would include a review of LLT’s corrective actions, regarding the five
            recommendations, in its next monitoring visit. Additionally, the State affirmed
            that it would review (1) the revisions LLT makes to its policies and procedures to
            clarify and fully define the contractor's property maintenance requirements; (2)
            the revisions LLT incorporates into its policies and procedures regarding it's
            inspectors' responsibilities including, reporting and follow-up procedures for
            deficiencies identified; and (3) LLT's development of policies and procedures to
            address the prioritization of properties to be demolished. The State also agreed to
            review how LLT documented its management decisions regarding property
            maintenance and security.

            We acknowledge the State's efforts to aid in ensuring that the OIG's
            recommendations are properly implemented.

Comment 2   According to the State, LLT reported that it had corrected the maintenance
            deficiencies, at the 23 properties, cited by OIG.

            Since the corrections occurred after our review period and we did not receive
            supporting documentation, we were unable to confirm LLT's claim that it had
            corrected the maintenance deficiencies, at the 23 properties, cited by OIG.

Comment 3   The State stated that LLT believed that overall, the properties had been
            adequately secured and cleaned, as required of the contract requirements. Further,
            the State stated that LLT believed that cost effectiveness should be considered in
            deciding the extent that federal funds should be expended on the maintenance of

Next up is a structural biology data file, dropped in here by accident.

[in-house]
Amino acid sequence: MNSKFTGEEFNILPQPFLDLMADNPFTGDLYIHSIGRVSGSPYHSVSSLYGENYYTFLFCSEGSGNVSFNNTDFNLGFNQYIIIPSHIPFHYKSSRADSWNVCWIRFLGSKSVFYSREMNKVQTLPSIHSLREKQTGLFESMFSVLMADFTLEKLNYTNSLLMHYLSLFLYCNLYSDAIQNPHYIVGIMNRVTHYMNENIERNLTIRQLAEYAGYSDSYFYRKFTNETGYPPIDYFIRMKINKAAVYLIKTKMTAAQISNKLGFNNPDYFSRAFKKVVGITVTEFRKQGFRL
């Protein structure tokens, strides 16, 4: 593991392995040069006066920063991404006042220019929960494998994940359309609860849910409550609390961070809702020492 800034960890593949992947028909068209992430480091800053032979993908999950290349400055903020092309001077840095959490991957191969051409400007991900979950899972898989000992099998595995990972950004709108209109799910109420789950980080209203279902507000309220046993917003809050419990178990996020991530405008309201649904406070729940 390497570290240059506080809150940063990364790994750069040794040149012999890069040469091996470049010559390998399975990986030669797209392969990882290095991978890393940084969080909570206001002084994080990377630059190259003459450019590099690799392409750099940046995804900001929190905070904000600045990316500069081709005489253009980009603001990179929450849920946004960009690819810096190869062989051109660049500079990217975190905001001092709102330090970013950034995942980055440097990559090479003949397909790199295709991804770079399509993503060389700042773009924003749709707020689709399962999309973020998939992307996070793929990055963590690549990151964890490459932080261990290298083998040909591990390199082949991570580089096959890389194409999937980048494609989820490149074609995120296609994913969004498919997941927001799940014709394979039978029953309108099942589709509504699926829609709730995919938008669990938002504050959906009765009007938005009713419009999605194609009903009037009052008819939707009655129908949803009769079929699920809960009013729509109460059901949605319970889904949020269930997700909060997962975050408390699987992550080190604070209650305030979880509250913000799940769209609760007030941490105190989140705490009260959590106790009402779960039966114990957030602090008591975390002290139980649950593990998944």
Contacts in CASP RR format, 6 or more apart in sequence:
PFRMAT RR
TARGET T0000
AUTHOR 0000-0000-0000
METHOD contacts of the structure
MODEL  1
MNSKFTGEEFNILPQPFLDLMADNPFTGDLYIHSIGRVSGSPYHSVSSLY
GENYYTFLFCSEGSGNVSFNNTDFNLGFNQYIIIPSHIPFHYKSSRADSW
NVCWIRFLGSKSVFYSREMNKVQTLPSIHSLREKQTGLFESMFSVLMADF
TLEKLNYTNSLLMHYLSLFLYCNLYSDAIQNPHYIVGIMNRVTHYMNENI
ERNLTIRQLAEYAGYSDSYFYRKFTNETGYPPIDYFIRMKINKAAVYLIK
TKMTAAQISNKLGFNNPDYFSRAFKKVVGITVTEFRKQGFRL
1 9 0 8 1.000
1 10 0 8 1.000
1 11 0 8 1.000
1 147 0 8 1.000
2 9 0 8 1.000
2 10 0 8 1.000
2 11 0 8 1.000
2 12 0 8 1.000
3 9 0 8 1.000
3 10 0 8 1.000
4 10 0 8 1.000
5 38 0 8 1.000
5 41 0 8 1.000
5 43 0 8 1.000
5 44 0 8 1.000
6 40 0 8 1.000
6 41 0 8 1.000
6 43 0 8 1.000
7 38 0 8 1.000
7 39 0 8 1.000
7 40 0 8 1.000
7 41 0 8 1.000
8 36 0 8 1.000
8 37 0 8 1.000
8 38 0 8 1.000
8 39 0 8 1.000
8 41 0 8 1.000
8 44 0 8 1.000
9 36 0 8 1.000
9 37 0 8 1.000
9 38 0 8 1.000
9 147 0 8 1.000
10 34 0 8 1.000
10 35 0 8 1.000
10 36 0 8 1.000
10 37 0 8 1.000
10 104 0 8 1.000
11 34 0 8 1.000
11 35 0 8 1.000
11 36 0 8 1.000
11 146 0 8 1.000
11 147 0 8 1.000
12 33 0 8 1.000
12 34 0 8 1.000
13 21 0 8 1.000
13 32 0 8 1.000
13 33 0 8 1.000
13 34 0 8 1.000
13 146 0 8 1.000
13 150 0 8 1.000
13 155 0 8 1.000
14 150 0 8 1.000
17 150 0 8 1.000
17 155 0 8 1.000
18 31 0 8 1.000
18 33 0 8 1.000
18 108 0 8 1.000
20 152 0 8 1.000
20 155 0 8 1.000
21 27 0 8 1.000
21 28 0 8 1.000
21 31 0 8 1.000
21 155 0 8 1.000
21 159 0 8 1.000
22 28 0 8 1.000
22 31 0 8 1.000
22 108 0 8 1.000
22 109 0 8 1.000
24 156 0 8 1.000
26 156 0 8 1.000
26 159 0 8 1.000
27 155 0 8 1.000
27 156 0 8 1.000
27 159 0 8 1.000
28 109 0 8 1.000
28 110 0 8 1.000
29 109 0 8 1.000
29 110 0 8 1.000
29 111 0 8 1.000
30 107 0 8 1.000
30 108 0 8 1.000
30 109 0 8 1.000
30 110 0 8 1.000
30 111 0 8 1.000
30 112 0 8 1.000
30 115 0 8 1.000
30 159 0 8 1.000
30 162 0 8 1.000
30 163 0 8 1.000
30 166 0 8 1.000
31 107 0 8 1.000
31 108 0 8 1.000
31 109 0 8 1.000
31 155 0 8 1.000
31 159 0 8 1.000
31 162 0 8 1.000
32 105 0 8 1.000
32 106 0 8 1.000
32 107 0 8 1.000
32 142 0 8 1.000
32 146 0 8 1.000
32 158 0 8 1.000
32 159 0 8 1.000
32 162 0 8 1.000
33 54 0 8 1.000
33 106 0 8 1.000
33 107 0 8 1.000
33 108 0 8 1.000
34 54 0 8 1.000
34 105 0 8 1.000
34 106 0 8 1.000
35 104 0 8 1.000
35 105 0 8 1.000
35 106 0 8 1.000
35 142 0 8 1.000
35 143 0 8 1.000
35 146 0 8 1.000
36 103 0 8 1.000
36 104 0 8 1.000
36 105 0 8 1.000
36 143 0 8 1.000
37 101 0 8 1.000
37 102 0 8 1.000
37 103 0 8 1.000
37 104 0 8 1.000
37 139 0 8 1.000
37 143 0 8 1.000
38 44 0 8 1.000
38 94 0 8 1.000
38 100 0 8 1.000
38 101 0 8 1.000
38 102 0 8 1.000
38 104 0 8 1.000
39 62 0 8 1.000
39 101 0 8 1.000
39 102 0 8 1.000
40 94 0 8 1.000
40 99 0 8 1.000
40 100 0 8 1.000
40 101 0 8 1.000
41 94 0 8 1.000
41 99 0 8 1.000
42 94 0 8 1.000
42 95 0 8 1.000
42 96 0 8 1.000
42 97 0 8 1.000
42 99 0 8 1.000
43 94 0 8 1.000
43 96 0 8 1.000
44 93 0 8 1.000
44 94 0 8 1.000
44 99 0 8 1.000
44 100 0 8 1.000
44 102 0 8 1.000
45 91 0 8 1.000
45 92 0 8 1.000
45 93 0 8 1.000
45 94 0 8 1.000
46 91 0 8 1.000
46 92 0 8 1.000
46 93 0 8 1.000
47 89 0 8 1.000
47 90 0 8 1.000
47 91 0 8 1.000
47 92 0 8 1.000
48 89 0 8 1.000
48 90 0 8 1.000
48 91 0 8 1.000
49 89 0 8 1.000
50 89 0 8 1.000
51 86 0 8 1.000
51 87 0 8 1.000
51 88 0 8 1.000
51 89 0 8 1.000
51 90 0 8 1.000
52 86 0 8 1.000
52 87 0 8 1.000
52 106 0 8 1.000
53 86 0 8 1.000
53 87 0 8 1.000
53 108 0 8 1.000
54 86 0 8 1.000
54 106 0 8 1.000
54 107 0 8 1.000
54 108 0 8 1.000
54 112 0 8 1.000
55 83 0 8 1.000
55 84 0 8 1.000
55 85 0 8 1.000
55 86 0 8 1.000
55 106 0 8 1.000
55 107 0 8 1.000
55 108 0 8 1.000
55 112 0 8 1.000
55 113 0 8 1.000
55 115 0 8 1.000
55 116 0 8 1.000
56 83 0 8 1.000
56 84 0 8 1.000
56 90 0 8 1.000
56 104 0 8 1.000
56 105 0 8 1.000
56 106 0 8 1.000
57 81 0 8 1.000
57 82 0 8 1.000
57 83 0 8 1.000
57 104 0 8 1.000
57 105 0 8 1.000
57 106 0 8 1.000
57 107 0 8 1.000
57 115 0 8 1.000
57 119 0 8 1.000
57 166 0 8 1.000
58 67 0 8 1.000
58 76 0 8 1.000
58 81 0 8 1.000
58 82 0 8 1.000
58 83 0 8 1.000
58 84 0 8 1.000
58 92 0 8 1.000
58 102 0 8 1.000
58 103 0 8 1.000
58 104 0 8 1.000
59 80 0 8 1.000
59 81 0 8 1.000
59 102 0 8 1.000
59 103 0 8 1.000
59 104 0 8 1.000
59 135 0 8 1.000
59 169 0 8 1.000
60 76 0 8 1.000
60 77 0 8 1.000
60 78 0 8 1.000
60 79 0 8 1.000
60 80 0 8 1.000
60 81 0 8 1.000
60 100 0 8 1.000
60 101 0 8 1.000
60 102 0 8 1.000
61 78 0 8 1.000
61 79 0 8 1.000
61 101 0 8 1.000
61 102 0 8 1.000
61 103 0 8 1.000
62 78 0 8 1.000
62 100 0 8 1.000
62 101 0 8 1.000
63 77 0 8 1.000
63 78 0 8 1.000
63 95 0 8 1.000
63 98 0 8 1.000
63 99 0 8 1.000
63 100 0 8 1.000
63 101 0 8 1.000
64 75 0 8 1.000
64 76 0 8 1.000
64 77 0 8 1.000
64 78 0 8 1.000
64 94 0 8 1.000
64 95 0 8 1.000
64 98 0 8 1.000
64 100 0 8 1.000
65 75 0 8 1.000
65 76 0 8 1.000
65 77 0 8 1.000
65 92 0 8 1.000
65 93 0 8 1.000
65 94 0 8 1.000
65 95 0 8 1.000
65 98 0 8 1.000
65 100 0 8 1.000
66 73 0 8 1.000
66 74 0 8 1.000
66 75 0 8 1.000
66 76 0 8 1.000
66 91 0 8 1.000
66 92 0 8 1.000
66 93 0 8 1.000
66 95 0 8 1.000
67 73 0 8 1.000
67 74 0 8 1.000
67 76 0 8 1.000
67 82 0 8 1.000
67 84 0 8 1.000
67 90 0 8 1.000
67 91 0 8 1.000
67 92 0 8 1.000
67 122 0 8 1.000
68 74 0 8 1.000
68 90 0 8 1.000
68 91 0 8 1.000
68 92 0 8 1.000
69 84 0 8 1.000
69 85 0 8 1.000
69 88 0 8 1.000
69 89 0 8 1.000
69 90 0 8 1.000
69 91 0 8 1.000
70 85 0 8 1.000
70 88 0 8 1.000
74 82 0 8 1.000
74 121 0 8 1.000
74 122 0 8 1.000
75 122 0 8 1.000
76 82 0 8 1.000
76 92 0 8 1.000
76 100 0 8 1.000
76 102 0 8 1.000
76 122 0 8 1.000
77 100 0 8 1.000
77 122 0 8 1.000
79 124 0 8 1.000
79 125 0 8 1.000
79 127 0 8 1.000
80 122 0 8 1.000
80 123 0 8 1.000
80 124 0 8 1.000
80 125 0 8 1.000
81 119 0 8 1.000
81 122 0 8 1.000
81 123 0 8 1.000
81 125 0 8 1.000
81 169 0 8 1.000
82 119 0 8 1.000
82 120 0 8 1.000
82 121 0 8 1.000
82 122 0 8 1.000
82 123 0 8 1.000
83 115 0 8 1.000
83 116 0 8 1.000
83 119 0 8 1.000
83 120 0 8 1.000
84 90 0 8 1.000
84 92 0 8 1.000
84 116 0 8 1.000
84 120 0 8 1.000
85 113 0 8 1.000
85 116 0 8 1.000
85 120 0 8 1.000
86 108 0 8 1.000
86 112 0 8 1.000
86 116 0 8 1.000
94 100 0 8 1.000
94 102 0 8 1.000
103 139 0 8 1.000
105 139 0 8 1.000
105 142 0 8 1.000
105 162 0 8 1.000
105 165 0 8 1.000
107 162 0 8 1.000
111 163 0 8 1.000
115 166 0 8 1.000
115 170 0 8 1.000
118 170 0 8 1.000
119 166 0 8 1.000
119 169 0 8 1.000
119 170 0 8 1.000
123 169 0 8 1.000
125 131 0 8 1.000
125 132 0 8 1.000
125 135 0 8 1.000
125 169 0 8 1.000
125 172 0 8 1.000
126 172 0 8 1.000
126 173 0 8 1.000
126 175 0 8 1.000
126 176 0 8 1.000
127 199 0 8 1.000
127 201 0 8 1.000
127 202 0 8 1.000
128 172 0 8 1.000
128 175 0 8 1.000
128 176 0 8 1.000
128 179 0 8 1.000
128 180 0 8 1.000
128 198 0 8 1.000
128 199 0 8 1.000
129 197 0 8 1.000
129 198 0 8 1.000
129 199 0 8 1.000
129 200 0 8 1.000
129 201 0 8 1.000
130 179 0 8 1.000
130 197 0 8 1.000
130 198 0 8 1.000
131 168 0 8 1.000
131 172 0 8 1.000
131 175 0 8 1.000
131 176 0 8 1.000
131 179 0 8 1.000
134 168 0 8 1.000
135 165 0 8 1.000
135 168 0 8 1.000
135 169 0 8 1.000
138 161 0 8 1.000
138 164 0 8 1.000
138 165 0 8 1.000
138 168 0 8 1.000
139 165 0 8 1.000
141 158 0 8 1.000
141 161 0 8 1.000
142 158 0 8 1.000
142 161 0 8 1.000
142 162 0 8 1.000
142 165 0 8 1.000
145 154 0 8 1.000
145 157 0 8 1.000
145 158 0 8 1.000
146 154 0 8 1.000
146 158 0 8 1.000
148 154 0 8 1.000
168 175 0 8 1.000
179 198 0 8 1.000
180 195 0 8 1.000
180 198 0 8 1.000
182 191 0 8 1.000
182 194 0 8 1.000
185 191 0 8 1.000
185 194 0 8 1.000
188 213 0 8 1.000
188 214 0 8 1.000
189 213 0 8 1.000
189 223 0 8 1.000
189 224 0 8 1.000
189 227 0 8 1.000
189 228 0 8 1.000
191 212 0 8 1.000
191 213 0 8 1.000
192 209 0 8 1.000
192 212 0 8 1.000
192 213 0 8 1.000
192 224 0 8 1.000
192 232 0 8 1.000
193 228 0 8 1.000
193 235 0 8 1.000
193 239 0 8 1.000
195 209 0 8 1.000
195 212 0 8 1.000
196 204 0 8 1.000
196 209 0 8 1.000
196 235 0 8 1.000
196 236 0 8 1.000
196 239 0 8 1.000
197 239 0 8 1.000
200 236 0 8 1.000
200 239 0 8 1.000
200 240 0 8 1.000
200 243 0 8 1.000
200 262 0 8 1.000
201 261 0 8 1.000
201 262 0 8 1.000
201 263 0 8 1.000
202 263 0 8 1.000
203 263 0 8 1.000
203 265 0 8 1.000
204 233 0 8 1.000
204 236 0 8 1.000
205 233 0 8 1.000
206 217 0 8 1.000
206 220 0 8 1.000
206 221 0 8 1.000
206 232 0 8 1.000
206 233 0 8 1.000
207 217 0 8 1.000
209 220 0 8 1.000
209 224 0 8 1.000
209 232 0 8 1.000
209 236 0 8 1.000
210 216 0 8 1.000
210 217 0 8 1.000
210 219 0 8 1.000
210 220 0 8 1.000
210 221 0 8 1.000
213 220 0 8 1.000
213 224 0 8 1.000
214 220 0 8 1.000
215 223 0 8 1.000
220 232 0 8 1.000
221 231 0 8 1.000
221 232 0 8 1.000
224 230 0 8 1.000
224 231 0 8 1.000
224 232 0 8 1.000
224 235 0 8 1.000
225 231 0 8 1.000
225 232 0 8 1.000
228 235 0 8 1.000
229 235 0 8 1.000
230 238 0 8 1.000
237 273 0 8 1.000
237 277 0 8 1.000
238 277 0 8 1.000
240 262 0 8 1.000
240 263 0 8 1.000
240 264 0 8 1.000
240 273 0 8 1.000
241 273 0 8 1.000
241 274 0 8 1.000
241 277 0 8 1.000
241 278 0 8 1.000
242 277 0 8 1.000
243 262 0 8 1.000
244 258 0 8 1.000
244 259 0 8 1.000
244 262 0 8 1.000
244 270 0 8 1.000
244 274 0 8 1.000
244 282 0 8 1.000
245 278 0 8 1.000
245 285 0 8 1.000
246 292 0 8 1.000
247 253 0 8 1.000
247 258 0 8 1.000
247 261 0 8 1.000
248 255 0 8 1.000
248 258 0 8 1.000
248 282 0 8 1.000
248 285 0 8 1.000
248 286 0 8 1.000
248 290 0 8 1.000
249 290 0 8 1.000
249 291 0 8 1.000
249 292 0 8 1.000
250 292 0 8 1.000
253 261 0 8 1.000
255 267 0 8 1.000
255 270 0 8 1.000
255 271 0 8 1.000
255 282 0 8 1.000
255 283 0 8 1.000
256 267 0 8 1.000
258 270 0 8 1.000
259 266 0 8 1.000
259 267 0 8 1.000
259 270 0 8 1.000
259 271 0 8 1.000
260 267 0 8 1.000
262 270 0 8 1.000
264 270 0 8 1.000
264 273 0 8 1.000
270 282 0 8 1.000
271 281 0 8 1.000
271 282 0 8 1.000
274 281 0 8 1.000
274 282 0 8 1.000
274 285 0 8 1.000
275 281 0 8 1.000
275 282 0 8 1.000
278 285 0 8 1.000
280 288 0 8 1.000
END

properties that would be demolished in the near future.

            We reviewed the properties based on LLT's maintenance contractor's
            responsibilities as outlined in the contract. Since LLT did not provide a cost
            benefit analysis or other related documentation to justify its contractor not
            performing duties, as specified in the contract, we stand by our initial assertion
            that some properties were not properly secured to prevent or discourage
            unauthorized entry or use of the premises for unauthorized purposes and/or not
            cleaned in accordance with the contract requirements.




                                             18
Appendix B
         SCHEDULE OF PROPERTY DEFICIENCIES


    Property ID Number             Security5                Debris6              Lawn maintenance7 
       06HH054425                     X
       06HH069514                                             X                              X
       06HH085431                       X
       06HH195254                       X
       06HH067606                       X                     X
       06HH052874                                             X                              X
       06HH016877                                             X
       06HH030569                       X
       06HH031179                       X
       06HH039169                       X                     X
       06HH041099                       X
       06HH041378                                             X
       06HH051828                       X
       06HH052138                                             X
       06HH054138                                             X
       06HH064973                                                                            X